We all know the benefits of the newer insulins, i.e., faster action times, less peak from the long actings, etc. But the cost, more often than we know, can lead to patients decreasing insulin doses, doing without until the next payday, or doing without it altogether, as we’ve read about. (See David Kliff’s recent article.)
What are the responsibilities of health care providers, including pharmacy staff, when a medicine as life/health saving as insulin is not being taken as needed?
As providers, do we ever ask our patients with high A1c’s, “How many times a week do you miss or take a lower insulin dose?” If they admit to taking less or even none, ask why. It could be they forgot, are trying to keep their weight down, or because they just cannot afford the insulin.
Since regular and NPH can be bought over the counter, are we not obligated to tell the patient about them? At about $25 a vial (per Walmart in CA) vs about $300 for the newer insulins, it is easy to see why some patients may not be able to pick up their Rx. Offer an alternative.
Know and teach the onset peak and action of the different insulins. The risk of lows is higher with NPH because of the peaks, but some of us lived with that insulin for many years. And the risk of highs are also higher when insulin is not matched with meal timing or able to correct as soon.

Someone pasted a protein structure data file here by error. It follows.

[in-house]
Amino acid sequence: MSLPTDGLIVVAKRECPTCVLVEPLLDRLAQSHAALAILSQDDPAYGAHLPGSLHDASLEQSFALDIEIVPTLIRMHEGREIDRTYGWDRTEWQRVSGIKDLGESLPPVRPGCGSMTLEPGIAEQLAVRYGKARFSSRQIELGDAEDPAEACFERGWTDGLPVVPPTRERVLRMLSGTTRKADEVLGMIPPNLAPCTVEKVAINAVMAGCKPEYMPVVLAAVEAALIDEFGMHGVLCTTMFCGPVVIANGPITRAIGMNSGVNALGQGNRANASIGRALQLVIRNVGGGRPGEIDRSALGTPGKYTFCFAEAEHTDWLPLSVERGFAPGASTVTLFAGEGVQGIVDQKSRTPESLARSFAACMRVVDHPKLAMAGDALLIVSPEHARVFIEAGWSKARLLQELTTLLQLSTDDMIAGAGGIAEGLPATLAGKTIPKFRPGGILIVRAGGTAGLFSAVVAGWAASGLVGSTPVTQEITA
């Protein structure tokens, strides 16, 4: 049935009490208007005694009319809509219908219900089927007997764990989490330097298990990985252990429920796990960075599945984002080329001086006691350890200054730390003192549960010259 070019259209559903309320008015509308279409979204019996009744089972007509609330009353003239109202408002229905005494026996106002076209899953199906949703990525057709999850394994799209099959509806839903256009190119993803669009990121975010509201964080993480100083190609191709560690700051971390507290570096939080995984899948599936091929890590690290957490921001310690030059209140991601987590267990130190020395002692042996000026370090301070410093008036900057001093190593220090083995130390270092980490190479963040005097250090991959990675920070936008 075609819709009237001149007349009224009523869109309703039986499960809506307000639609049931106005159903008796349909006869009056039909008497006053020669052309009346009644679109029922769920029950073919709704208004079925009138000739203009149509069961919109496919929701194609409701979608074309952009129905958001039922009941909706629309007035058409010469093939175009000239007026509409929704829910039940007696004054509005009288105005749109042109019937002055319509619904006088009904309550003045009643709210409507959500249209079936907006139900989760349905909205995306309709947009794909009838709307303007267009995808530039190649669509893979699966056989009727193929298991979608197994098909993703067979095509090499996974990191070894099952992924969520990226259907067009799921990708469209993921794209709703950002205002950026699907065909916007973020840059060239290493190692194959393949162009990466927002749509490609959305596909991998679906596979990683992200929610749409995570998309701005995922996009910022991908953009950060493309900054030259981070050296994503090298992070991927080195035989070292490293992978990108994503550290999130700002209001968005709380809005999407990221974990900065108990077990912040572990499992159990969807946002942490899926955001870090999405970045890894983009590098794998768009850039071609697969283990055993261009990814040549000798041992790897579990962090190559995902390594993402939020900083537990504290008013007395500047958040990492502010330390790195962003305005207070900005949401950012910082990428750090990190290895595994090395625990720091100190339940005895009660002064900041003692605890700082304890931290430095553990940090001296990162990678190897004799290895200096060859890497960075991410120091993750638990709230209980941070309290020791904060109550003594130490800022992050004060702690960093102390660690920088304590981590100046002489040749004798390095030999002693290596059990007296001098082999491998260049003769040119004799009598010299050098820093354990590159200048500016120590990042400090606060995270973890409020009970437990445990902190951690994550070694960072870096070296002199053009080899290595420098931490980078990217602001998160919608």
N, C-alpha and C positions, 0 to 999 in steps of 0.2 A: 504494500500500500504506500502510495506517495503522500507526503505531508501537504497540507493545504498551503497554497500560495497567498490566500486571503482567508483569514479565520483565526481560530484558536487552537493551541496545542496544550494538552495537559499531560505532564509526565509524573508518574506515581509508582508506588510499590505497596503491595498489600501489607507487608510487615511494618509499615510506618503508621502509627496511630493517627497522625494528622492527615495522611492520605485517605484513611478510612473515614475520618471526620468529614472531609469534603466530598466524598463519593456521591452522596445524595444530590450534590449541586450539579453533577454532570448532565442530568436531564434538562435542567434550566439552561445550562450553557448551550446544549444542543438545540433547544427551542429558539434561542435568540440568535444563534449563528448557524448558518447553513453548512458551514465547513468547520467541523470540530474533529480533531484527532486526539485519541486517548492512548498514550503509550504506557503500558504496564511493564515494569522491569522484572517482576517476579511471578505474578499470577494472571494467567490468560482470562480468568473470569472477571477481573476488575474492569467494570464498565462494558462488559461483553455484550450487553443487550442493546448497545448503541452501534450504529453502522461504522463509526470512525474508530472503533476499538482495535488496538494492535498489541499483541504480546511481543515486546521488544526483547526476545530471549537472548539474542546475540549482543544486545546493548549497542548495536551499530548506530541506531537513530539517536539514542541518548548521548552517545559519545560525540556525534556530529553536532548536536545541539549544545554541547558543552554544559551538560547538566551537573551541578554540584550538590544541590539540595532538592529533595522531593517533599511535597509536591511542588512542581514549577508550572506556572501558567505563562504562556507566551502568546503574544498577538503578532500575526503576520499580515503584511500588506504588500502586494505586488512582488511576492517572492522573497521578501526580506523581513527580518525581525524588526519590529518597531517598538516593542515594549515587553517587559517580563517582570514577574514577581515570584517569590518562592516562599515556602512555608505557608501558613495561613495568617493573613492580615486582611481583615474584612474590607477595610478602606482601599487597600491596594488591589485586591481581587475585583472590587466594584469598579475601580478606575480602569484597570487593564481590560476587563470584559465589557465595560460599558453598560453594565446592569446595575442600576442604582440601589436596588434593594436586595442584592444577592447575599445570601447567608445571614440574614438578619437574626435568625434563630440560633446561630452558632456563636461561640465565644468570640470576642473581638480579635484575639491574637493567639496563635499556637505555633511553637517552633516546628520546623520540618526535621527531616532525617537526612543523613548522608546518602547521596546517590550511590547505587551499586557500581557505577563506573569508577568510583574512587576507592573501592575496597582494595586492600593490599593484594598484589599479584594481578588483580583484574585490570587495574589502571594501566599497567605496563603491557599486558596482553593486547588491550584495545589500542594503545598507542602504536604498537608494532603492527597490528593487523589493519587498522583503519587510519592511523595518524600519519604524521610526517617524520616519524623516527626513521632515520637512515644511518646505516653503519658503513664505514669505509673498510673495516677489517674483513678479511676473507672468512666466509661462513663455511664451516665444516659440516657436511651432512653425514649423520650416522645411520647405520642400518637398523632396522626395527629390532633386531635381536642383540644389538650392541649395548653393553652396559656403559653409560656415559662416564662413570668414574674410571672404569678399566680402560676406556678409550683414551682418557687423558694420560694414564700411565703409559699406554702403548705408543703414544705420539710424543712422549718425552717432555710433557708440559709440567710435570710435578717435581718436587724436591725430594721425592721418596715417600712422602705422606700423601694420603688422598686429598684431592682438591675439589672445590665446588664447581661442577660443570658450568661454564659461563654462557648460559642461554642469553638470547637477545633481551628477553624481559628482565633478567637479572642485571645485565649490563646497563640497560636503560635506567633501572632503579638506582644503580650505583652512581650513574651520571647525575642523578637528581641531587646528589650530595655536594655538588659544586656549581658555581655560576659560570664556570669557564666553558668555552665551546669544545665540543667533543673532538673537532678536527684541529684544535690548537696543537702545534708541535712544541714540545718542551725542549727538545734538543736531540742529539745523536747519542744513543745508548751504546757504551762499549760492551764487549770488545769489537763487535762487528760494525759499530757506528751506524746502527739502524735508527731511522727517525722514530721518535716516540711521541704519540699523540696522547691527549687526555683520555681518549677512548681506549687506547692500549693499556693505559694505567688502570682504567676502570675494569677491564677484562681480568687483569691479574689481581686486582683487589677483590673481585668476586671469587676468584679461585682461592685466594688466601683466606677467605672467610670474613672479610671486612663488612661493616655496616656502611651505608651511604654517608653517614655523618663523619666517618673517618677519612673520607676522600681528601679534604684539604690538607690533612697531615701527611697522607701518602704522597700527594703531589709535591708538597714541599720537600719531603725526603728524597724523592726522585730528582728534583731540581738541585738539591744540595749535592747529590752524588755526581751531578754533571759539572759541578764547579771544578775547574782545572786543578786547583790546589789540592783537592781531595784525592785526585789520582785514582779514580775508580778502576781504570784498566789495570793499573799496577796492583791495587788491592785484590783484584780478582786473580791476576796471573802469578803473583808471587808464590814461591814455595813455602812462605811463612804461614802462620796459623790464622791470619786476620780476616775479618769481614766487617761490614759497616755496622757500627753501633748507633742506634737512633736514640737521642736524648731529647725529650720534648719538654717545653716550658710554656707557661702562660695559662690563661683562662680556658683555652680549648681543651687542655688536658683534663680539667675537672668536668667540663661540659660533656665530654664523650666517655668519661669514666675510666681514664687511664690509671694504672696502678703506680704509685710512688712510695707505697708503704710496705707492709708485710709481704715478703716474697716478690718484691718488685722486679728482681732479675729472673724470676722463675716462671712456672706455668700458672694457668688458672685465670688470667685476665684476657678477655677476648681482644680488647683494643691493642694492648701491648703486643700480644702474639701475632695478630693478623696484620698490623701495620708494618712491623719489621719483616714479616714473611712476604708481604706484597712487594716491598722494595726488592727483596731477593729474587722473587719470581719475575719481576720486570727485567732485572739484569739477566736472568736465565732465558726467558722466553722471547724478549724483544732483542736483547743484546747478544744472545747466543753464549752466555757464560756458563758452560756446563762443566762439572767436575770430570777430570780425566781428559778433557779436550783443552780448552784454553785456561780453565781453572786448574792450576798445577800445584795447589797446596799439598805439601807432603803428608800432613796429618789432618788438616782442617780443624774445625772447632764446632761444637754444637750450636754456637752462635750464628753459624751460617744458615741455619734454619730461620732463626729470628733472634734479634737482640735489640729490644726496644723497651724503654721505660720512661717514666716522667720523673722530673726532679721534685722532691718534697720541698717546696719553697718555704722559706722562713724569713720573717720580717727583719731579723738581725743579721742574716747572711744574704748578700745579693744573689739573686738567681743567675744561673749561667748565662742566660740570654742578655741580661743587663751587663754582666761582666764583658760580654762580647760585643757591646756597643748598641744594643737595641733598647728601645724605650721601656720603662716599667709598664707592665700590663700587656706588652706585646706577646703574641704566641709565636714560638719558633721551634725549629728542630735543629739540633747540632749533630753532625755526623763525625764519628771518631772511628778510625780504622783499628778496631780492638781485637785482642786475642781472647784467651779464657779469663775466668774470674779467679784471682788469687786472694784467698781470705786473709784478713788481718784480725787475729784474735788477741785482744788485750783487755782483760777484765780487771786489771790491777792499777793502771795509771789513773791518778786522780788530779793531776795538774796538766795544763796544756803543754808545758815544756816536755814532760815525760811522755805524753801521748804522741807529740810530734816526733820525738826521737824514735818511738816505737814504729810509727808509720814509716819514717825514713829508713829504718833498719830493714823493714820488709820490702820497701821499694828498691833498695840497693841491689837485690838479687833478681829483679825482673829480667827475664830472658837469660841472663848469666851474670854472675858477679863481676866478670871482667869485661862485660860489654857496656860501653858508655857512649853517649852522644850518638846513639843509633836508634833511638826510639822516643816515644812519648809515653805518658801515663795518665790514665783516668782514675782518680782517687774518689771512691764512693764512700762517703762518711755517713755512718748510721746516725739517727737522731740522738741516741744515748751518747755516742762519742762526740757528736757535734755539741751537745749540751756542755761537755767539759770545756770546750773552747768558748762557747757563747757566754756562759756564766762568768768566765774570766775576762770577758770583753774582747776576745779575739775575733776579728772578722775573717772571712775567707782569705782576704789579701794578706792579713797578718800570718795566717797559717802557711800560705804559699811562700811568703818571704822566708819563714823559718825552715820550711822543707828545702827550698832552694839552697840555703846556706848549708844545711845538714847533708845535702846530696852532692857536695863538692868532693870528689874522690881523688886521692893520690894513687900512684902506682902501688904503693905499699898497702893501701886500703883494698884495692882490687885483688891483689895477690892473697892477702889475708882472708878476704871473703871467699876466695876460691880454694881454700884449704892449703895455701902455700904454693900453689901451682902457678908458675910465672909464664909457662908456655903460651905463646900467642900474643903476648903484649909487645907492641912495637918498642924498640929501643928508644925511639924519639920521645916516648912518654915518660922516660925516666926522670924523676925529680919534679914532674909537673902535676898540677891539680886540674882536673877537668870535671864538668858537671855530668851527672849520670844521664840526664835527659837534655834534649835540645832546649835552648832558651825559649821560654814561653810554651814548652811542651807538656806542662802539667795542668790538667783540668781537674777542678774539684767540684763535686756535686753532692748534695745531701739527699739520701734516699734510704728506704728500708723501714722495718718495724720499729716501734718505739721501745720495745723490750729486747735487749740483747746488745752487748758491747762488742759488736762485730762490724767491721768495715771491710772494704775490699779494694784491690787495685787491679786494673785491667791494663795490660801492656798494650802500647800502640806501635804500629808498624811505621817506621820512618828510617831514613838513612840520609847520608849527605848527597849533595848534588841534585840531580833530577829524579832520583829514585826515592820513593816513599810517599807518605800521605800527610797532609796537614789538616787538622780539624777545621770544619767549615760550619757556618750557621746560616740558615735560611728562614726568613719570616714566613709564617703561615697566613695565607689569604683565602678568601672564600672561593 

A healthy A1C for your patients is doable with regular and NPH. Some insulin, with proper education, is better than not enough or no insulin at all. It can prevent disasters and in some instances, prevent death.
What patients can do to lower costs:
- Use regular in pump (teach it may occlude more often)
- Use regular with either NPH or glargine; just remember and teach the onset, peak, and action times. Ask for coupons and/or apply for pharmaceutical assistance programs
- Reach out to Insulin For Life and other organizations that may be able to help
Remember: People with diabetes, especially type 1 diabetes, have to have some insulin! If you know and don’t share, would you consider that malpractice? Now you know! Now go out and let your patients and colleagues know!
Jeannie Hickey RN, CDE, CPT
Type 1 for 53 years
Assistant Medical Director Diabetes, Youth & Families, operators of Bearskin Meadow Camp
|Help! Tell Us How To Avoid Disasters Using CGM
Many of you have and have not had experience with the Continuous Glucose Monitors (CGMs) now available.
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Sometimes the best way to learn is from real life experience from each other.
Joy Pape, FNP-C, CDE
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